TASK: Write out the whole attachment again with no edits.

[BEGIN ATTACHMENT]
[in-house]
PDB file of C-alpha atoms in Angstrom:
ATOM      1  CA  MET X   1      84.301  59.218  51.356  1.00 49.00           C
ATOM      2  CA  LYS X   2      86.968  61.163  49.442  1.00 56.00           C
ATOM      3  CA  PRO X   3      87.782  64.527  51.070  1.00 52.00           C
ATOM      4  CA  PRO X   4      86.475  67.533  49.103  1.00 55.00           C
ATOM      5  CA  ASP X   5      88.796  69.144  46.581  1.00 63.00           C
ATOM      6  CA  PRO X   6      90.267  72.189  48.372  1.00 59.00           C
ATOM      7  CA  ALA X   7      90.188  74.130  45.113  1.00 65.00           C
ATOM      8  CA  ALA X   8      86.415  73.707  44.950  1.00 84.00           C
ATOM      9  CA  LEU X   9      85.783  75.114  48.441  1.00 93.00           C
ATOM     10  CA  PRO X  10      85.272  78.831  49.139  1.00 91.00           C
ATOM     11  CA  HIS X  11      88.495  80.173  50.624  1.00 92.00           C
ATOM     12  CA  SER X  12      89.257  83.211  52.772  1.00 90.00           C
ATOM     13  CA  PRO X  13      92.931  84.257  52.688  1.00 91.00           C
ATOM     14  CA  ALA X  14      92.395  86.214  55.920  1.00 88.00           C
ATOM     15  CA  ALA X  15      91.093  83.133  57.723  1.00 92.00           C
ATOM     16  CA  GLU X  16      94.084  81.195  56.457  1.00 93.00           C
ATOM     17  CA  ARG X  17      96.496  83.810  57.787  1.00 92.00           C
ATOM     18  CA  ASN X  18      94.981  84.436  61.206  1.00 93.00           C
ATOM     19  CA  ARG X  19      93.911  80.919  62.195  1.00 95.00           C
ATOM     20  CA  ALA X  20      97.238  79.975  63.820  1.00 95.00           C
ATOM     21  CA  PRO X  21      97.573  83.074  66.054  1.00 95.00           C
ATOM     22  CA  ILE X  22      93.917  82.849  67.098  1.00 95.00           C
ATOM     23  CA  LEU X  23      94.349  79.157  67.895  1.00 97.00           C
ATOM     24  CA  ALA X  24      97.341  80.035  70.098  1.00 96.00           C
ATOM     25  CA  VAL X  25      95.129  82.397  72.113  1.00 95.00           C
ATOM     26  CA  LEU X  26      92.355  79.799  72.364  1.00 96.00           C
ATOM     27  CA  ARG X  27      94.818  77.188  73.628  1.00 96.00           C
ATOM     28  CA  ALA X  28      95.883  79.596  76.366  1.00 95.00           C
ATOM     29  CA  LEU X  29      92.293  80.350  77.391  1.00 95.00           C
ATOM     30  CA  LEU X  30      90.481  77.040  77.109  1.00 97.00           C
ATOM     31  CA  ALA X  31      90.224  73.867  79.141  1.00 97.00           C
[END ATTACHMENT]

[in-house]
PDB file of C-alpha atoms in Angstrom:
ATOM      1  CA  MET X   1      84.301  59.218  51.356  1.00 49.00           C
ATOM      2  CA  LYS X   2      86.968  61.163  49.442  1.00 56.00           C
ATOM      3  CA  PRO X   3      87.782  64.527  51.070  1.00 52.00           C
ATOM      4  CA  PRO X   4      86.475  67.533  49.103  1.00 55.00           C
ATOM      5  CA  ASP X   5      88.796  69.144  46.581  1.00 63.00           C
ATOM      6  CA  PRO X   6      90.267  72.189  48.372  1.00 59.00           C
ATOM      7  CA  ALA X   7      90.188  74.130  45.113  1.00 65.00           C
ATOM      8  CA  ALA X   8      86.415  73.707  44.950  1.00 84.00           C
ATOM      9  CA  LEU X   9      85.783  75.114  48.441  1.00 93.00           C
ATOM     10  CA  PRO X  10      85.272  78.831  49.139  1.00 91.00           C
ATOM     11  CA  HIS X  11      88.495  80.173  50.624  1.00 92.00           C
ATOM     12  CA  SER X  12      89.257  83.211  52.772  1.00 90.00           C
ATOM     13  CA  PRO X  13      92.931  84.257  52.688  1.00 91.00           C
ATOM     14  CA  ALA X  14      92.395  86.214  55.920  1.00 88.00           C
ATOM     15  CA  ALA X  15      91.093  83.133  57.723  1.00 92.00           C
ATOM     16  CA  GLU X  16      94.084  81.195  56.457  1.00 93.00           C
ATOM     17  CA  ARG X  17      96.496  83.810  57.787  1.00 92.00           C
ATOM     18  CA  ASN X  18      94.981  84.436  61.206  1.00 93.00           C
ATOM     19  CA  ARG X  19      93.911  80.919  62.195  1.00 95.00           C
ATOM     20  CA  ALA X  20      97.238  79.975  63.820  1.00 95.00           C
ATOM     21  CA  PRO X  21      97.573  83.074  66.054  1.00 95.00           C
ATOM     22  CA  ILE X  22      93.917  82.849  67.098  1.00 95.00           C
ATOM     23  CA  LEU X  23      94.349  79.157  67.895  1.00 97.00           C
ATOM     24  CA  ALA X  24      97.341  80.035  70.098  1.00 96.00           C
ATOM     25  CA  VAL X  25      95.129  82.397  72.113  1.00 95.00           C
ATOM     26  CA  LEU X  26      92.355  79.799  72.364  1.00 96.00           C
ATOM     27  CA  ARG X  27      94.818  77.188  73.628  1.00 96.00           C
ATOM     28  CA  ALA X  28      95.883  79.596  76.366  1.00 95.00           C
ATOM     29  CA  LEU X  29      92.293  80.350  77.391  1.00 95.00           C
ATOM     30  CA  LEU X  30      90.481  77.040  77.109  1.00 97.00           C
ATOM     31  CA  ALA X  31      90.224  73.867  79.141  1.00 97.00           C